Volume 50, Issue 2
  • ISSN: 1876-9071
  • E-ISSN: 2214-5729


Recent research on intonational variation in West Germanic languages suggests that tonal variation among dialects of a single language may be larger than among national standard varieties like British English, Dutch, and German. However, most parts of the West Germanic language area are still uncharted territory as far as intonation is concerned. In particular, we know virtually nothing about the intonation of northern Dutch dialects and of Low German. This paper deals with intonational variation in the Dutch province of Groningen and the German province of East Frisia, covering Dutch Low Saxon, German Low Saxon, and Northern High German. We report results from two studies on intonational variation. First, a reading task was carried out to determine the tonal inventories and to detect variation in the use of nuclear tunes. Second, speakers were presented with sentences varying by focus condition to determine variation in the phonetic realisation of the same tunes. The results of the first study suggest that speakers of Dutch Low Saxon, German Low Saxon, and High German in the border area make use of the same inventory of nuclear tunes, but differ in the use of single tunes in various utterance types. The second study reveals differences in segmental lengthening, pitch timing, and pitch scaling. We conclude, first, that intonational variation in the northern Dutch-German border area is more likely to be found in the use of tunes and their phonetic realisation than in tonal grammar, and second, that intonational variation between Dutch and German Low Saxon is larger than that between German Low Saxon and local High German.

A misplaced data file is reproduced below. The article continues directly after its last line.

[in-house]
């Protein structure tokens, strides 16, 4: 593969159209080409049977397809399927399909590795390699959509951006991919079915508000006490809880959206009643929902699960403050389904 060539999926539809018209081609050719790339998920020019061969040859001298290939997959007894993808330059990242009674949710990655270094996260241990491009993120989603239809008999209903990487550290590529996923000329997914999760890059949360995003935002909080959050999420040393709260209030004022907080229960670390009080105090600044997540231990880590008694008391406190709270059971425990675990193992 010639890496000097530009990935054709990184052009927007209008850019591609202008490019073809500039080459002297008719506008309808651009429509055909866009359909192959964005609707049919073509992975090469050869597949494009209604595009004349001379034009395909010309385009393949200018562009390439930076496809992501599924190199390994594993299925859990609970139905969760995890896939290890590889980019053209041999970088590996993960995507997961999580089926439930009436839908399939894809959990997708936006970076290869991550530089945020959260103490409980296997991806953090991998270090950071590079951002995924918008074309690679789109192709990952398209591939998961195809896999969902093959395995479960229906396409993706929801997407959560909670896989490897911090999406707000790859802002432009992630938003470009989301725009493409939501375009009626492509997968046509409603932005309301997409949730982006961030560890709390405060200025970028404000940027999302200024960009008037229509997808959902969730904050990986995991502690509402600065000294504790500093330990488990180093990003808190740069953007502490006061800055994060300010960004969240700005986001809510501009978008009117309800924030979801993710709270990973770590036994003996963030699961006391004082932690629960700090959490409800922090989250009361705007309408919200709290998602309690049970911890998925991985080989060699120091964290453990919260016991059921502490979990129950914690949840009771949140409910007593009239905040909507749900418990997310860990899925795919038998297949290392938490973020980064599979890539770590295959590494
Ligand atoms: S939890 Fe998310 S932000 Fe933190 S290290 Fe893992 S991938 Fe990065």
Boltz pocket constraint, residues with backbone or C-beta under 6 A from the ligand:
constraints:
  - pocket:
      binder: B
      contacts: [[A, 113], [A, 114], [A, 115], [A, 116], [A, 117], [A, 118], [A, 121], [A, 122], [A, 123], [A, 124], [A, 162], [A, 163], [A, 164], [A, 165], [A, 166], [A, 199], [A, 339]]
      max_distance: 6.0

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  • Article Type: Research Article
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